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Photo by Louisa Hargrave

Everybody knows that the best wine is made from ripe grapes. Or is it? Different wine styles depend on a range of considerations. Chardonnay used for sparkling wine, for example, should have more acidity and less “fruity” character than chardonnay for a rich, oaky style; the fruit will be picked with different criteria in mind.

Making the decision about when to harvest is critical to the style and quality of the ensuing wine. An imaginary visit to the estates of three winemakers who do not share the same approach to harvest may prove enlightening.

First, let’s visit Mr. X. He is the most conventional vintner. As soon as the grapes turn color in early August, he goes out into the vineyard and starts testing the brix (percent of sugar) in the berries. Sugar-to-alcohol yields during fermentation are about two to one, so 20 percent sugar will yield about 10 percent alcohol, the minimum for a stable wine.

For Mr. X, the brix is the be-all and end all. He needs to be able to say, “My merlot tested out at 23 brix today.” The acidity isn’t that important to him; journalists rarely ask about it. In the vineyard, he tests a few berries that are easy to pluck, which are also the most exposed and thus the ripest, using a small refractometer. He doesn’t bother to test the back acres, figuring that they will all be about the same. Mr. X doesn’t want to take too many risks in waiting to harvest. He’ll never be the first to pick, or the last. Somewhere in the middle of the time that everyone is harvesting, he will look at his graphs, find a few berries that test out at a high sugar level and give the call to harvest.

When we visit winemaker Y, she is reading the latest microbiological studies. She likes to understand what goes on in wine at a molecular level. She also likes to read ancient accounts of wine-making to see what has been done in the past with the benefit of experience instead of science.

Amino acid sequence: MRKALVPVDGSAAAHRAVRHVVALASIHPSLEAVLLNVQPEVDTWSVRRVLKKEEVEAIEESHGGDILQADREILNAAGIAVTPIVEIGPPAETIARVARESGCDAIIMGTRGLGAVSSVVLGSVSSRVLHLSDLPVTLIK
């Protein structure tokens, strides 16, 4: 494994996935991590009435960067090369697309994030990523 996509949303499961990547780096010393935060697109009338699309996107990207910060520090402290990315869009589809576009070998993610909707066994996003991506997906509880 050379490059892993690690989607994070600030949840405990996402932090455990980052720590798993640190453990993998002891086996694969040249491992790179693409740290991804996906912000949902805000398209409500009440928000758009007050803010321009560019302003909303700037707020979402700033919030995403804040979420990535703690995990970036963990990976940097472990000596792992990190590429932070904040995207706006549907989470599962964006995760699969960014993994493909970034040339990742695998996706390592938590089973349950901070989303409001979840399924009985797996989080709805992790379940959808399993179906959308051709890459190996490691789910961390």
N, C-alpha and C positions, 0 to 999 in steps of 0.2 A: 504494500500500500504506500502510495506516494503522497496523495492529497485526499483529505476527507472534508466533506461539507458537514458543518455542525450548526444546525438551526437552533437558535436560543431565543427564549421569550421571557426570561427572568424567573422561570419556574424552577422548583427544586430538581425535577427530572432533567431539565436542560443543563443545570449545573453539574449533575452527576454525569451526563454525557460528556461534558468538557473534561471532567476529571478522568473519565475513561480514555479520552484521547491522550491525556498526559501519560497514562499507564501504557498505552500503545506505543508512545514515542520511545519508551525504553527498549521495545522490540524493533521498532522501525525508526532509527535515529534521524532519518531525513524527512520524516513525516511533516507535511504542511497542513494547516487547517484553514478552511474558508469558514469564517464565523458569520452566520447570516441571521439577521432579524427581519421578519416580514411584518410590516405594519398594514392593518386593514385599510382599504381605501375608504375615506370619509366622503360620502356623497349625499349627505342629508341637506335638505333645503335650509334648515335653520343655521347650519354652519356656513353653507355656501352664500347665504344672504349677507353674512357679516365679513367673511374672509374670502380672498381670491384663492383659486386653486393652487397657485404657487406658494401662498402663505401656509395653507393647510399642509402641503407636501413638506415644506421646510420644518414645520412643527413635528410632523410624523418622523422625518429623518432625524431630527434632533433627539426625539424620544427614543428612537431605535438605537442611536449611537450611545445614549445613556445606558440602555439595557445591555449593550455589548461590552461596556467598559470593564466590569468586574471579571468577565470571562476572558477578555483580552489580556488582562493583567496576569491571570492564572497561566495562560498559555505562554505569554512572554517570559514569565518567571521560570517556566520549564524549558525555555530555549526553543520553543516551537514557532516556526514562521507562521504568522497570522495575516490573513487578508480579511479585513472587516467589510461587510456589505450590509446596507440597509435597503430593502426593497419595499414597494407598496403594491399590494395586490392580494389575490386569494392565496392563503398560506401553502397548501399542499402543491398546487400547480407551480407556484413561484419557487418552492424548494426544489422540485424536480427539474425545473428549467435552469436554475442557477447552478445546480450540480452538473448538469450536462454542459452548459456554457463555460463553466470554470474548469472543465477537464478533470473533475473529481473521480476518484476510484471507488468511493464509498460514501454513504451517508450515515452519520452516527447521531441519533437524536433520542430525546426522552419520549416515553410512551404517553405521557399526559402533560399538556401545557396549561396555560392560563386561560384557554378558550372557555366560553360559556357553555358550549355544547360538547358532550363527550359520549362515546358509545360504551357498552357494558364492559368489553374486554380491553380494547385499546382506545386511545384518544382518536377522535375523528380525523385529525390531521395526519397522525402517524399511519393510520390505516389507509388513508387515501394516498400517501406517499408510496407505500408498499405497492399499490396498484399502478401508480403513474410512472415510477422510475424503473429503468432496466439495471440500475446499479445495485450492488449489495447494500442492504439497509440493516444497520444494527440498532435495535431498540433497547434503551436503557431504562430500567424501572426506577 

When Ms. Y tests for sugar, instead of just testing one berry, she gathers a large random sampling from the entire vineyard, visually examining the vines for signs of senescence, when they change metabolism at the season’s end. She tastes the fruit and checks the seeds to see if they are “dusky,” following the advice of the ancient Roman Columella. Dusky seeds indicate physiological ripeness, even if the fruit isn’t perfectly ripe by technical standards.

Ms. Y wants the acids in her wine to be fresh and natural. The pH is also important to her because it indicates how much the berries’ acidity will be “buffered” by excess potassium that can unbalance the fruit, leaving the wine flat-tasting and unstable. Ms. Y makes delicate wines; she may be the first to pick.

Our third winemaker, Mr. Z., wants to make aggressive wines with plenty of alcohol. He is the last to pick, counting on “hang time” to bring the fruit to its ultimate ripeness.

Mr. Z wants high sugars and big tannins. His attitude is that he, as winemaker, should use whatever tools are available to change the wine as he wishes. Luckily his winery is well funded; he has a concentrator to deepen the wine, a reverse osmosis filter to refine it and new oak barrels to age the wines. When no one is looking, he may add some raspberry extract to pump up the fruitiness and balance the wood.

Any of these three approaches to making harvesting decisions may result in fine wines, but the wines will differ. Winemaker X will succeed best in a year that is sunny but cool, so that his fruit can accumulate the sugar he’s looking for without losing too much acidity.

Winemaker Y will come out ahead in a hot, wet year when her fresh wines will outshine those from over-ripened, rot-tainted fruit.

When all goes well, winemaker Z will make white wines with “tropical fruit” flavors and his reds will taste plummy, maybe even pruney.

In winemaking, luck and serendipity always play a large part, and a season that looks great may be a lost opportunity to the vintner who guesses wrong about the best time to harvest. Greatness comes only to those who are willing to combine whatever scientific understanding they may have, or whatever standard industry practices they follow, with a personal vision of exactly what constitutes excellence.


Ms. Hargrave was a founder of the Long Island wine industry in 1973. She is currently a freelance writer and consultant.